# Boolean (Checkbox)

Learn about the Boolean (Checkbox) data type in Notion formulas.

Boolean values represent truth states: either true or false.

Notion represents Boolean values as checkboxes:

• True is represented by a checked box
• False is represented by an unchecked box

These resources aren’t necessary for understanding how to work with Booleans in Notion, but you may find them interesting if you want to dive deeper into how Booleans are used in programming and computer science.

True or false Boolean values are usually determined by the outcome of a statement containing a Boolean operator. For example:

``````10 > 5 // Output: True

"Monkey" == "Banana" // Output: False
```Code language: JavaScript (javascript)```

However, there are also some values in Notion formulas that are inherently truthy or falsy.

The following values in a Notion formula are always falsy:

• `false`
• `0`
• `-0`
• `""` (an empty string)

You can test this for yourself by creating a Notion formula containing this statement, which outputs false:

``````0 ? true : false // Output: False
```Code language: JavaScript (javascript)```

By contrast, the following will output true:

``````1 ? true : false // Output: True
```Code language: JavaScript (javascript)```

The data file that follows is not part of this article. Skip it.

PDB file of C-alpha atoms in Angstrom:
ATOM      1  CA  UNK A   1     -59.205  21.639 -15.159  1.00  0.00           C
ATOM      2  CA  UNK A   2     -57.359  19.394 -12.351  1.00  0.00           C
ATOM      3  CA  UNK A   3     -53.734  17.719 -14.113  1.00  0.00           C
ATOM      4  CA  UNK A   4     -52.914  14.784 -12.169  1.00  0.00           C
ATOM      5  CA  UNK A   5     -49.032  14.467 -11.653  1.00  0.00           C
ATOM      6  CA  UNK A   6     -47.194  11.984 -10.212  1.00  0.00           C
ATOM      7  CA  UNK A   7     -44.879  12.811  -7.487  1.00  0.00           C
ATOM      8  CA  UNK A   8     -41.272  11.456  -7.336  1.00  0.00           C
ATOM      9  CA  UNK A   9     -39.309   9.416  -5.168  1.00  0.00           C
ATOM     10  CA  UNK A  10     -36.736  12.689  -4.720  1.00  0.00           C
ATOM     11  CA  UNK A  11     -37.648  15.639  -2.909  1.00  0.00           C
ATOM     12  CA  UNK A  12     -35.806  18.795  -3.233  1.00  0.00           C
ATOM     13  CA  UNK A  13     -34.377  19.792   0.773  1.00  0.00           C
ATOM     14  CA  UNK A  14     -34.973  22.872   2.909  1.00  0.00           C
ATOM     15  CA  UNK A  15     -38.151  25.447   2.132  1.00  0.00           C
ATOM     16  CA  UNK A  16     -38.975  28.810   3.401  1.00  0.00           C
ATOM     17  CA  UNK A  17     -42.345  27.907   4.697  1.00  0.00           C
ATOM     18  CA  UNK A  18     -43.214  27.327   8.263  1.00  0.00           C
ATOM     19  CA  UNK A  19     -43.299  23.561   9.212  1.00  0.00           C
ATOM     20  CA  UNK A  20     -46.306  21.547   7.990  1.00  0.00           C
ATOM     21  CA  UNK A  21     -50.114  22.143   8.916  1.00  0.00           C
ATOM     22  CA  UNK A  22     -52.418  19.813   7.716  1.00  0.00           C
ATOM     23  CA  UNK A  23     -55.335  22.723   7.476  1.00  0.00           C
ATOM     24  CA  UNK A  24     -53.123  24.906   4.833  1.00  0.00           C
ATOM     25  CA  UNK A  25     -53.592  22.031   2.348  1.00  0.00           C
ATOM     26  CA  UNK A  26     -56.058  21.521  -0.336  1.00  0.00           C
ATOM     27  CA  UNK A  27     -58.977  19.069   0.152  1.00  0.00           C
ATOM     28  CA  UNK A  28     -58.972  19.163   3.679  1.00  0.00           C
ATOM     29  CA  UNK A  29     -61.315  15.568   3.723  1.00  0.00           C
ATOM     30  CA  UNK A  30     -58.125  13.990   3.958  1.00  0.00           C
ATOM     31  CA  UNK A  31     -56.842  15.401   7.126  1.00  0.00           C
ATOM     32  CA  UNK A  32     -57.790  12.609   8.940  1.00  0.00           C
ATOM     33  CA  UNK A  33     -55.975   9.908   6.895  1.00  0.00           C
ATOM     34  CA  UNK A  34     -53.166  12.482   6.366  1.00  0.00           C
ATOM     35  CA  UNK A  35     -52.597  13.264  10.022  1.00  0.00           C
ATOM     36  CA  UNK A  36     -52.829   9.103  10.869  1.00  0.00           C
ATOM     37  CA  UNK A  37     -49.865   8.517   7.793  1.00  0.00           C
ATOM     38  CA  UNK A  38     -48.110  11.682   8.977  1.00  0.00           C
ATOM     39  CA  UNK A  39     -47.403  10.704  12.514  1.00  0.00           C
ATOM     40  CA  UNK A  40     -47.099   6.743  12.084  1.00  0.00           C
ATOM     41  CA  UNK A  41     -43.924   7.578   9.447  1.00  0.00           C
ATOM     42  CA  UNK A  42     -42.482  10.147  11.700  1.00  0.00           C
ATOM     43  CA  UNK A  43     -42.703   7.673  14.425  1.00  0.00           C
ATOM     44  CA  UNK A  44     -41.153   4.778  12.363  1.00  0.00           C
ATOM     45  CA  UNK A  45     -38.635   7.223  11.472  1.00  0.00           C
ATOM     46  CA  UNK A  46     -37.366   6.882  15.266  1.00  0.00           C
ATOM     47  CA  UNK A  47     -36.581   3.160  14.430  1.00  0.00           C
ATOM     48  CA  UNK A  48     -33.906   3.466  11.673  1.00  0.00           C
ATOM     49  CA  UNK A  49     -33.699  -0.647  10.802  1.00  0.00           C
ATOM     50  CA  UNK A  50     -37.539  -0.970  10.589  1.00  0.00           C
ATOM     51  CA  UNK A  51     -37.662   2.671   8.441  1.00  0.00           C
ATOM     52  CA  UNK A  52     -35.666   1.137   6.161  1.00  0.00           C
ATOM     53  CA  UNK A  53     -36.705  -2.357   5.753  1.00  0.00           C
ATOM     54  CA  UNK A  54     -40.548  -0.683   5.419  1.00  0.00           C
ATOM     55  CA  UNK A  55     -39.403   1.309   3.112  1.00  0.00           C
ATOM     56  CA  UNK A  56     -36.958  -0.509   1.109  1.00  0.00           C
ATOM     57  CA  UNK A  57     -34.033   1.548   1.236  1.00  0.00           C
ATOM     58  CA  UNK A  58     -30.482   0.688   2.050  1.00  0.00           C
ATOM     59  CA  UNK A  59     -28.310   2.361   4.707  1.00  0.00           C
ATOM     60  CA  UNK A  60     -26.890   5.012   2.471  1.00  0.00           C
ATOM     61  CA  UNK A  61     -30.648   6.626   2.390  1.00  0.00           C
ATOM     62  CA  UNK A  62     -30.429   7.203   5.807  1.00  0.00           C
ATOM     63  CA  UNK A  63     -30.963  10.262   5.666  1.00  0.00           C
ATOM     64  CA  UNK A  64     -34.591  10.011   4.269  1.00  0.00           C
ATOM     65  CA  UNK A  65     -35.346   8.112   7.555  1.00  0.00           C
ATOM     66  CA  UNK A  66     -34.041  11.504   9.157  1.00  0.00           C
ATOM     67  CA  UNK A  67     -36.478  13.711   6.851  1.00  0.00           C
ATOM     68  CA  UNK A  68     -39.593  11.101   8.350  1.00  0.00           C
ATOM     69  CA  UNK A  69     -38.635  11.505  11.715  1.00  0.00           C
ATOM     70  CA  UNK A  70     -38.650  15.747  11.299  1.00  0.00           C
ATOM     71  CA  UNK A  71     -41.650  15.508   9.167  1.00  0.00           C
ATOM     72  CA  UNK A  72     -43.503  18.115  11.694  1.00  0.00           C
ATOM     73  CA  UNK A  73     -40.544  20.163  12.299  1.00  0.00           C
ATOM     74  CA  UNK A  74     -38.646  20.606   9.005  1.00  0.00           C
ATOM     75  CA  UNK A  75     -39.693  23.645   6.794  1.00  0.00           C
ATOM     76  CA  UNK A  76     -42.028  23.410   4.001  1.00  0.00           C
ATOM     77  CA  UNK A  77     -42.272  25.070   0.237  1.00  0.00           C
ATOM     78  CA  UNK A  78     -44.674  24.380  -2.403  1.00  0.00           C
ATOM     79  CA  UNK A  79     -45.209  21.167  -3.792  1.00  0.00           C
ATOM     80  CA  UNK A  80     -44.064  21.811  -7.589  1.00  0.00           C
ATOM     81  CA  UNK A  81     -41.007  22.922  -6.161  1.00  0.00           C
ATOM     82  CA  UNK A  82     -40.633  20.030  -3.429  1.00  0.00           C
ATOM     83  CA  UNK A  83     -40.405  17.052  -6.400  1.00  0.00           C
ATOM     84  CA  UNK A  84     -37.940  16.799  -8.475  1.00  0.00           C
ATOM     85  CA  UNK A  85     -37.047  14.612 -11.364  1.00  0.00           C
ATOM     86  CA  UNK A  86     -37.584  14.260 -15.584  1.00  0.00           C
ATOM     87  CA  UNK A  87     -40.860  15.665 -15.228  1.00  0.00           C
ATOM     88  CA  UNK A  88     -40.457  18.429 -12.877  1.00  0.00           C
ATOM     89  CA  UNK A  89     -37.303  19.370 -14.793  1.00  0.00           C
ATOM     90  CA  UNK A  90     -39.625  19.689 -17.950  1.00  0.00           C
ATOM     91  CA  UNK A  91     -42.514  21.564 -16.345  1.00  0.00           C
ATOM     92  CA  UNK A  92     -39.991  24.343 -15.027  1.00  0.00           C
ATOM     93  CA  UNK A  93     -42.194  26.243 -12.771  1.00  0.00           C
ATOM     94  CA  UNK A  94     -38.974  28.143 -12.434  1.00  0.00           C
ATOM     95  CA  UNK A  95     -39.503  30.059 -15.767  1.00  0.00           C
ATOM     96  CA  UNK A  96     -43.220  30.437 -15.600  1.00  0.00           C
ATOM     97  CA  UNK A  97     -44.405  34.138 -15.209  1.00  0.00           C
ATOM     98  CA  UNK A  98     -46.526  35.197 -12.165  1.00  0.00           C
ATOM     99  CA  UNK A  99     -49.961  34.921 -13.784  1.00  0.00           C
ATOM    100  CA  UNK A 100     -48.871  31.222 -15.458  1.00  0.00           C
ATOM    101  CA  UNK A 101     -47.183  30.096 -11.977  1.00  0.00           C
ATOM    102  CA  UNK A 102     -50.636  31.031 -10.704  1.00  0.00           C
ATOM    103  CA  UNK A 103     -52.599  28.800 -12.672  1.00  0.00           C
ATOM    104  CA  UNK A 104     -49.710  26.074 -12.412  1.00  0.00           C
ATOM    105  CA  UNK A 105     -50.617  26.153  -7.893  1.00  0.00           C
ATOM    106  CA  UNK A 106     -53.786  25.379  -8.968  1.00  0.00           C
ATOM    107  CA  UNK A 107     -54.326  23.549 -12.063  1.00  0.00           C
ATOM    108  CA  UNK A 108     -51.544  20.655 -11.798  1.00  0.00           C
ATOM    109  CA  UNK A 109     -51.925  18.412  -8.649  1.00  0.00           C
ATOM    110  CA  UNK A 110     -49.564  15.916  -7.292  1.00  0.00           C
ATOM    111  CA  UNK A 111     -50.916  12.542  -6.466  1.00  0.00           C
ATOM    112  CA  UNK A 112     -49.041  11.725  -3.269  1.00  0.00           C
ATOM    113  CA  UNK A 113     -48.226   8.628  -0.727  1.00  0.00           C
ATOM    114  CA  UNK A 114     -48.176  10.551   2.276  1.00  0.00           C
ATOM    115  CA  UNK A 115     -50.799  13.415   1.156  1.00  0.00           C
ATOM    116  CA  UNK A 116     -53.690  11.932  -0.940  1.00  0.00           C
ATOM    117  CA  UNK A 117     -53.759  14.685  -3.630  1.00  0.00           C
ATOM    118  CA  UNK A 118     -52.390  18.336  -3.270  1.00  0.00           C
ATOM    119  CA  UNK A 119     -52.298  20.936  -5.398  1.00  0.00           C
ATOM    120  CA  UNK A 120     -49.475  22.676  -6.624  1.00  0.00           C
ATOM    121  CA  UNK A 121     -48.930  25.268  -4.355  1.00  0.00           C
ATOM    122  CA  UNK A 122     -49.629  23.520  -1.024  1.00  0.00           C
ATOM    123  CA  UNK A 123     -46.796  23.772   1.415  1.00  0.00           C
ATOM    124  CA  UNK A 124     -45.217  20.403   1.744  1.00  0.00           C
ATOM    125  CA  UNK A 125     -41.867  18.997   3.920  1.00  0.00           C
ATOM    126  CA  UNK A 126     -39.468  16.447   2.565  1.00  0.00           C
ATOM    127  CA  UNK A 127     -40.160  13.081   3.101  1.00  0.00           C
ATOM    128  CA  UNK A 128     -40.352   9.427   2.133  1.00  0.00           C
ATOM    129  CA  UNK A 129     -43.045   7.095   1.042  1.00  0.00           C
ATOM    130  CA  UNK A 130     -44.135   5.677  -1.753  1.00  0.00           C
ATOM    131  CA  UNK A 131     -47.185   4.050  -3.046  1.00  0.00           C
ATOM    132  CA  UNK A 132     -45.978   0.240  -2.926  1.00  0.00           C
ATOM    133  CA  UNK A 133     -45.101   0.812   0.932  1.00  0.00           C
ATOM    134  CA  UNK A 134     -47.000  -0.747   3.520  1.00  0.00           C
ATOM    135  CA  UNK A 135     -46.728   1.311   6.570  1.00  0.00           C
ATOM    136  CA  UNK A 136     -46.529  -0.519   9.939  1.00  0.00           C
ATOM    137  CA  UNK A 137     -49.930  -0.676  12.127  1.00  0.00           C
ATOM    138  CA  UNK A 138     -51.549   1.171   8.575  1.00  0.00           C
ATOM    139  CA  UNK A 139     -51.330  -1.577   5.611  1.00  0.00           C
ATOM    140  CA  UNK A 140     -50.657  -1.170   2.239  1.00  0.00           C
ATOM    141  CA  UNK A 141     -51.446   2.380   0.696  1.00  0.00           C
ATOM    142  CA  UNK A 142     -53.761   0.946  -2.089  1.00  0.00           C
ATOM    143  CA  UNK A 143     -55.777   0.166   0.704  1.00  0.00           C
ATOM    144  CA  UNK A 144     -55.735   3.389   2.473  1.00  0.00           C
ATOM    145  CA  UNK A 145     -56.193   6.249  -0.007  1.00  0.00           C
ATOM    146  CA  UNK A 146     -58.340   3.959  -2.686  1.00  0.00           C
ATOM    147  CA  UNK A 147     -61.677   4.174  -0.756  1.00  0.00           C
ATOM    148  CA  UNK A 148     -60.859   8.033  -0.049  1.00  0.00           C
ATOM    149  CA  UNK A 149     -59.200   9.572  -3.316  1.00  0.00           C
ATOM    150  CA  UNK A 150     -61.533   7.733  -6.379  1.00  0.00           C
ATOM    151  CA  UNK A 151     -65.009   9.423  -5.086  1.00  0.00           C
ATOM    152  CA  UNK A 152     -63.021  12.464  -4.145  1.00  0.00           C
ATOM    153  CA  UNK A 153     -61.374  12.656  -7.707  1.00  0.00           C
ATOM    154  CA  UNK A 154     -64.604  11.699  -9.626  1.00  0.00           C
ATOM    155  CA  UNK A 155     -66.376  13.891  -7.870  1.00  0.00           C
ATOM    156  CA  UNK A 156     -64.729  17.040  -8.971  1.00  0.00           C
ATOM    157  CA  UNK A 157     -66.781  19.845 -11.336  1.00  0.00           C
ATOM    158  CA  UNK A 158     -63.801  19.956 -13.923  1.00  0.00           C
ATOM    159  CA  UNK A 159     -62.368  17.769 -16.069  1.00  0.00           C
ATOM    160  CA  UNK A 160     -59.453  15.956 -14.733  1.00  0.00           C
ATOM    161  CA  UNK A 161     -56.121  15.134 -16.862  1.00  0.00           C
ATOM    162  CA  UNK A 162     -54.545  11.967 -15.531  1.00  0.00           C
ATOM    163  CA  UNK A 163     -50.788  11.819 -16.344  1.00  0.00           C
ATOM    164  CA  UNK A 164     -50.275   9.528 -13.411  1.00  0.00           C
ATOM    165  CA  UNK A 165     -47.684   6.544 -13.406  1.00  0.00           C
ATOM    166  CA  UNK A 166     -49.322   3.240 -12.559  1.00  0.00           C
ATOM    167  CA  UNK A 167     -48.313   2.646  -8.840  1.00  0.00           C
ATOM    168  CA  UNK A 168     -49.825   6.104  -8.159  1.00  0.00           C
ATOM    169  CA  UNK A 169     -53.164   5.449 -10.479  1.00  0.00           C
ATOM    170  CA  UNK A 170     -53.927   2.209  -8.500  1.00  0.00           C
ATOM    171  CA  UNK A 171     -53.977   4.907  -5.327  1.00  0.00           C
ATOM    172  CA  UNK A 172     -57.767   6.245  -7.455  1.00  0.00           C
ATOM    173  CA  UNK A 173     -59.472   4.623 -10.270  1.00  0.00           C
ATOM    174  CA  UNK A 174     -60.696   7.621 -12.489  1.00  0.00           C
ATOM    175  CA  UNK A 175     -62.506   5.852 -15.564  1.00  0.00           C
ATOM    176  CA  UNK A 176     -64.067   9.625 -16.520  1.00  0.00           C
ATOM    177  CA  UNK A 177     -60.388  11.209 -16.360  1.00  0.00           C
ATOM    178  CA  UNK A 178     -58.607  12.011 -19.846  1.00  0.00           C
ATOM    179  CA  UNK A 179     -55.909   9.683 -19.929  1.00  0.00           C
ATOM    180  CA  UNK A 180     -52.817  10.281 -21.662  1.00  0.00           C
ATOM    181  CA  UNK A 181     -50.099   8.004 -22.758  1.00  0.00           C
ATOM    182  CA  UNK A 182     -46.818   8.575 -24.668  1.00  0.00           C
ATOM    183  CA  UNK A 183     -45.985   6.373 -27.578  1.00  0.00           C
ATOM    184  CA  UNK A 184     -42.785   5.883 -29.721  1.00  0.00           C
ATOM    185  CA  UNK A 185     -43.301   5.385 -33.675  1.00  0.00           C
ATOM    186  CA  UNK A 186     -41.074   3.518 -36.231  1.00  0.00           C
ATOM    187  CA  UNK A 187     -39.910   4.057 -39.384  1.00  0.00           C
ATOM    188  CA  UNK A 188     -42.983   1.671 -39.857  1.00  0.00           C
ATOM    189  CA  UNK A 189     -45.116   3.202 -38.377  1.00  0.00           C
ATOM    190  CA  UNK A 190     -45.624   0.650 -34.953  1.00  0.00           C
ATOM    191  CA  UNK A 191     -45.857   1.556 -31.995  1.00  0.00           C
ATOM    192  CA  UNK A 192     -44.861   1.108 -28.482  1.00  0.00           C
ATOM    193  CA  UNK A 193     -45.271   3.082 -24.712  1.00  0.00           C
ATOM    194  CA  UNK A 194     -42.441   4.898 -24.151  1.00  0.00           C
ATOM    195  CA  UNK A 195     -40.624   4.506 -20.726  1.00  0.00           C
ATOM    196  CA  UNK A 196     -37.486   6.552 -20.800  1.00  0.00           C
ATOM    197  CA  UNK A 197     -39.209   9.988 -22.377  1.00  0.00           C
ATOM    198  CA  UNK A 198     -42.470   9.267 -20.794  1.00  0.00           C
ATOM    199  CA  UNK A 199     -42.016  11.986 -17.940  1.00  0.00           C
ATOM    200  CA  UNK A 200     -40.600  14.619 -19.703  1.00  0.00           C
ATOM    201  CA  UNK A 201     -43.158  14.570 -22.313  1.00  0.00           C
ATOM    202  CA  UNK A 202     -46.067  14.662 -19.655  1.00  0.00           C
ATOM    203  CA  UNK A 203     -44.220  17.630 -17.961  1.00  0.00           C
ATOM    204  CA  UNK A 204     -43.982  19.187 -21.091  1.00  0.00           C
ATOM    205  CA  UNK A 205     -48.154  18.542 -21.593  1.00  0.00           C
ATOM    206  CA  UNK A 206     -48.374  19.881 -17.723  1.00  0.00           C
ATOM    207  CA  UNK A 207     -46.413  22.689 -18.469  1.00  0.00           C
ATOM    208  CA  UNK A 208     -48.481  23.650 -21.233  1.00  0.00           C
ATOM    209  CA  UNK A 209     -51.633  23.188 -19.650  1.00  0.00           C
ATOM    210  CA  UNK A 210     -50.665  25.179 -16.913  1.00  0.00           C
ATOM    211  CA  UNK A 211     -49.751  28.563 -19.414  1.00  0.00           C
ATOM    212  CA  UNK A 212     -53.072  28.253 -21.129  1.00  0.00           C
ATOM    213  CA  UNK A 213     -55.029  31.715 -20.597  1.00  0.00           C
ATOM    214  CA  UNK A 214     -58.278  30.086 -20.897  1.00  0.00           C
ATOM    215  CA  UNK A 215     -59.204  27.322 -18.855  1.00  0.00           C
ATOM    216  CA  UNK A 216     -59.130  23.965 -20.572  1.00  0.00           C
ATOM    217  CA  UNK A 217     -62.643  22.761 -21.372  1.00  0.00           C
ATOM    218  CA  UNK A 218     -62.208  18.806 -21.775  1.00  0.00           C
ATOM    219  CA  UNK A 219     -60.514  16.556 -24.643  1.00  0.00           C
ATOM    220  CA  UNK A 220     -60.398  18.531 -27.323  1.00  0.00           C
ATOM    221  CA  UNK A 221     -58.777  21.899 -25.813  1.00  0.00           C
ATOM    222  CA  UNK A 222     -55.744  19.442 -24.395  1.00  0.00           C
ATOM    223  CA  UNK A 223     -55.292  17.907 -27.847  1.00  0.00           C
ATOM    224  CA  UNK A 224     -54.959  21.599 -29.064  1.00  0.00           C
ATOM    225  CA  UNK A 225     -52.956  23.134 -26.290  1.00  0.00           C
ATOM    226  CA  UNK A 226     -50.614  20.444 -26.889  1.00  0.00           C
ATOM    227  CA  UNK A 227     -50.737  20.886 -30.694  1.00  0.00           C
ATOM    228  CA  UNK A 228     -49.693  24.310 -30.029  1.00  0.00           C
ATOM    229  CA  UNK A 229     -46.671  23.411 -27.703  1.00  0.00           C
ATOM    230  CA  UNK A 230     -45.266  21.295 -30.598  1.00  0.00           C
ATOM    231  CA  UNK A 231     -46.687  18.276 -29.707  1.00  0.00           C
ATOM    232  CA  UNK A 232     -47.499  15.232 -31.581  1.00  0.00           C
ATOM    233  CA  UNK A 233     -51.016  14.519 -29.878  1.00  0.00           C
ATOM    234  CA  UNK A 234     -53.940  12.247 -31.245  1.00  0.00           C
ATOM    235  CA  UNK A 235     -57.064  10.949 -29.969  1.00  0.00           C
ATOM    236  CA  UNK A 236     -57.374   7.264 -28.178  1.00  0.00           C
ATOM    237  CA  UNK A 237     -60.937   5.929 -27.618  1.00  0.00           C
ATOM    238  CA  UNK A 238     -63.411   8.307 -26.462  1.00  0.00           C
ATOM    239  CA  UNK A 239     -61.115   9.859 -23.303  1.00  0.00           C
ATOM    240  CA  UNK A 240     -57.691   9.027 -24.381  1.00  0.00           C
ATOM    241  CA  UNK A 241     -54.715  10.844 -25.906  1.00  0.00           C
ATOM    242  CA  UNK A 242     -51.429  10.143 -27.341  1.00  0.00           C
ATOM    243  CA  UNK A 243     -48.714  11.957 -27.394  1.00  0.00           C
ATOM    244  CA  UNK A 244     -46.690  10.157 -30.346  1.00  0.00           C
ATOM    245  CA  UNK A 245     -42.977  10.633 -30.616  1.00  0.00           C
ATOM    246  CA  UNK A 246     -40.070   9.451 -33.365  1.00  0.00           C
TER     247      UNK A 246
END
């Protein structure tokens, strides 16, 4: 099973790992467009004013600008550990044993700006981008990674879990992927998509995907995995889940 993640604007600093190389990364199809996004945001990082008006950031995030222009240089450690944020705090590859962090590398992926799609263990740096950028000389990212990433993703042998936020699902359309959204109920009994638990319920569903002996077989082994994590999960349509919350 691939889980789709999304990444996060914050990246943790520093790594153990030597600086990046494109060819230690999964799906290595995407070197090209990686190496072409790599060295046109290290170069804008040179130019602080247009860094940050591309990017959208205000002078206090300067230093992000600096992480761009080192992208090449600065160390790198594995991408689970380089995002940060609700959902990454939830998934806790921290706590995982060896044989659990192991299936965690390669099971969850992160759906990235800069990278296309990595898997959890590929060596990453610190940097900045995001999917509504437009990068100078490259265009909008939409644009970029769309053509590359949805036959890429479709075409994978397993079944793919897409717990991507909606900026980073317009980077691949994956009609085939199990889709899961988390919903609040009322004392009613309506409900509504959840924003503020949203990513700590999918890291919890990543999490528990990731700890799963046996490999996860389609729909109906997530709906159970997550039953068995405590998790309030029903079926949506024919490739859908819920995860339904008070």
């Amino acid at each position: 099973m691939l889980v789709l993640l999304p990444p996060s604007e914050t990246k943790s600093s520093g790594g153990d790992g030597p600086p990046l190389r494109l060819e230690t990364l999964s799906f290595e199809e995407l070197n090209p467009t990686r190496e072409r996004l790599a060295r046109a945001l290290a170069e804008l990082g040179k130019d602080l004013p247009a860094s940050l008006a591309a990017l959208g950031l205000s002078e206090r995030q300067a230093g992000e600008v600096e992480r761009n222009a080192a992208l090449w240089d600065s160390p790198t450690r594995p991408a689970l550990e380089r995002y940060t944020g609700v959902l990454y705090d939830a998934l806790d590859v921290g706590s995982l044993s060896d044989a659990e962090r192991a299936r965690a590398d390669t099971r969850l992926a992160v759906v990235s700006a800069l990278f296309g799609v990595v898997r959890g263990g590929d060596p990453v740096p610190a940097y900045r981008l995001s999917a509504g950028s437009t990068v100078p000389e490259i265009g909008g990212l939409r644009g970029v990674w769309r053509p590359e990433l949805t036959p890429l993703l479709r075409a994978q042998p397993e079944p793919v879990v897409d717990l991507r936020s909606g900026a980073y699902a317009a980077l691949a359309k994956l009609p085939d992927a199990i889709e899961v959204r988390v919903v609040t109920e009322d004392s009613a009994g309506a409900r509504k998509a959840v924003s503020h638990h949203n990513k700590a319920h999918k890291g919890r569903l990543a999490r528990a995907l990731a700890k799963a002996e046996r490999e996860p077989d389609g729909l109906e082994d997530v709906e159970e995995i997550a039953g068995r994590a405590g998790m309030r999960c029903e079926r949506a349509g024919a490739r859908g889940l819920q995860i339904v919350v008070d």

All values not listed above are inherently truthy, including:

• `true`
• `"0"` – a string containing 0
• `"false"` – a string containing “false”
• `"anything"` – a string containing any text
• `now()` – a date (the now function outputs the current date and time as a date object)

You can see proofs of these statements in this example database:

Notion comes with several Boolean operators.

These can be used to perform comparisons between two values (which must share the same data type), outputting a true or false value.

They can be separated into two categories: logical operators and comparison operators.

Logical operators return a Boolean value, and often allow you to combine and evaluate multiple expressions.

Notion provides three logical operators.

Good to know: Notion is picky about how you must write logical operators. Only the listed symbols will work, and they are case-sensitive.
E.g. You must use `and` for the and operator – `And`, `AND`, and `&&` will not work in Notion.

Comparison operators allow you to compare operands that share a data type.

Notion provides six comparison operators: